• wdc

    Remember that episode of the Simpsons, when grown-up Lisa brings her fiance home to meet the family, and Homer shows him into the newly-built spare room, which Homer built himself, which looks EXACTLY like this??

    • DCReggae

      Principal Skinner: We’ve just been invited to the wedding of the only one of our students to read at an adult level!
      Ms. Hoover: Hmm, it must be Lisa Simpson. Because of course Martin Prince perished in that science fair explosion.

      Martin Prince: Not quite perished, my lady love. Although some days I wish I had.
      [plays “A Fifth of Beethoven” on the organ]

  • Philippe Lecheval

    I think that’s called a popover.

    • Hill Denizen


    • Comic Book Guy


  • Neutorious

    That’s what she said.

  • My Goodness

    this is photo caption contest worthy

  • Keefer

    Assuming that that they don’t close in the first floor and leave it as a deck/screened porch I can’t believe it got through DCRA, there is virtually no protection against sheer, be that wind or siesmic. All that wall and the weight of inclosed living space balance that high up on 6″x6″s doesn’t work, especially when those are connect on the base to brick piers. Plus it is all anchored back to the old sleeping porch addition and I know from experience that those things were never attached to the main house well.

    • dat

      I was thinking they intended to enclose the rear portion bounded by the 6×6 posts. Perhaps not, though. Definitely agreed that you need, at a minimum, either the lateral stability provided by the walls or some serious diagonal bracing.

      • Keefer

        If that were ther case it seems a strange order to build the upper walls completely before the lower, typical platform framing would be that way. Plus looks at the 6″x6″s and the lower deck, they are framed in pressure treated lumber so it seems there intention is to leave them exposed to the eliments. Seems like this also violates the new rule about how far you can pop back. Also unless the know something I don’t that sheathing isn’t up to being part of a rated party wall assembly

  • Anon. No. 5

    DCRA postcard permit says “alteration/repair of existing tree house.” /s

  • Marty

    That looks like a popup would be like if I designed and tried to build it myself.

  • DistrictJules

    RIP future tenants…

  • petworther

    Absolutely amazing. I love it.
    Also, with all the hemming and hawing about developers, I’m going to say there’s a 99% chance this is a diy job.

  • Reminds me of the early scenes as they were constructing the Death Star.

  • anon

    I love the random vertical boards they’ve placed all around the sides.

    • Jo

      You need to leave those in place until the Elmer’s Glue dries.

      • textdoc

        Actual LOL!

  • KK

    Obamas have picked a local developer to begin renovations on their frugal post-term DC abode.

  • Honest Abe

    Plus, it looks like they have a window framed on the property wall facade that they share with the neighbor. That is a also a no-no and very poor planning if the neighbor also wants to expand.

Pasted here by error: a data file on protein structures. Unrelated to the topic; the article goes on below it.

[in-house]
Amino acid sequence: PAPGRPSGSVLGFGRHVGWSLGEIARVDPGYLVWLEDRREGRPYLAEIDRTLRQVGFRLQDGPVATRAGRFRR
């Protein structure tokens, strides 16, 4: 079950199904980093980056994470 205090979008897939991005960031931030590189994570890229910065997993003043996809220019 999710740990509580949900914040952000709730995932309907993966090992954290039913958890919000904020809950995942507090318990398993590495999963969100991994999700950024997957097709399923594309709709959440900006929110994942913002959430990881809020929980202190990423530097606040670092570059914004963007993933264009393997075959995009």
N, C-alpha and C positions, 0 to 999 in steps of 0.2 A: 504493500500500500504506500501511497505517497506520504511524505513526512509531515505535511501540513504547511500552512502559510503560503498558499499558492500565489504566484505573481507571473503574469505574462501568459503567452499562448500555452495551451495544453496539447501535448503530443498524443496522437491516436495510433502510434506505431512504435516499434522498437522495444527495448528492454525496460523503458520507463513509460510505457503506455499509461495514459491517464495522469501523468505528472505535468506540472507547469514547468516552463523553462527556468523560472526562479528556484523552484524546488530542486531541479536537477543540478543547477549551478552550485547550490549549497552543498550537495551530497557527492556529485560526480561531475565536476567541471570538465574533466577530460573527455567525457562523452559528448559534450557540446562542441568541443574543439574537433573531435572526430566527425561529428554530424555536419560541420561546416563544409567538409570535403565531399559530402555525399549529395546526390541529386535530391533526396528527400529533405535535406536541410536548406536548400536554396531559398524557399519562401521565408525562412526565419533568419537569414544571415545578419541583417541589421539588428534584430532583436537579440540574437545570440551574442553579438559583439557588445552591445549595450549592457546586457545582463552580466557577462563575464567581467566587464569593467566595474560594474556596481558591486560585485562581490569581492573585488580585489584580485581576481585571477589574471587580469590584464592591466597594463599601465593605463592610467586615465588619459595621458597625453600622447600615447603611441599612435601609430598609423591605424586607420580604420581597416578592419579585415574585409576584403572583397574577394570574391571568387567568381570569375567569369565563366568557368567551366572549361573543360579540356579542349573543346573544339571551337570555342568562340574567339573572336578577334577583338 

• Anonymous

      I think that is set back from the property line. The addition seems to be all on the near side of the back door. Not sure if it is it 8 feet from the property line, or if that is the required setback in this zone for parts of the structure that aren’t on the property line. Of course, that is the least of the problems with this.

  • ExWalbridgeGuy

    Can we PLEASE get regular updates on this one!

  • Swdc

    Holy sh*t. Someone call scratch or the housing inspector. There’s no way those 5 6x6s can hold the weight of that second story. That’s a negligence suit waiting to happen.

    • Anon

      Haven’t you heard of “structural drywall”? Slap down some spackle, touch of painter’s tape, let dry, sand down, and you’re good to go. No need for three layers of brick these days. That drywall does wonders all on its own!

  • shaw

    “Next week, on Seconds from Disaster…”

  • eva

    I’m not usually one to bang the drum of the US turning into a developing country, but, yeah this would fit in well in a lot of countries with basically no zoning/safety laws where people tack on rooms to their homes when they come into some money.


    Good luck knowing if it is properly permitted or reviewed now that DCRA pulled the permit application information site down.

  • nich

    I live near here, and this house has looked like this at least since right before the January snowstorm. Not sure what is going on.

  • Not sure which one of your comments I like best – so many choices — “I think that’s called a popover.” to “You need to leave those in place until the Elmer’s Glue dries.” Thanks for making my day. I needed a good laugh!

  • David

    I can shed some light on this one, since I am the one who got the stop work order applied to the house after calling DCRA about it. The entire project is essentially illegal construction and non-permitted work. The permits called for some minor alterations inside of the house, and made no mention of a substantial exterior addition which, among other things, most certainly violates the rear setback requirements. There was a construction crew working on the house, but it is blatantly evident that it is not to code.

    My guess is, this will eventually come down, because it is by right an illegal addition, and I simply can’t see how any facet of this would get approved by DCRA.


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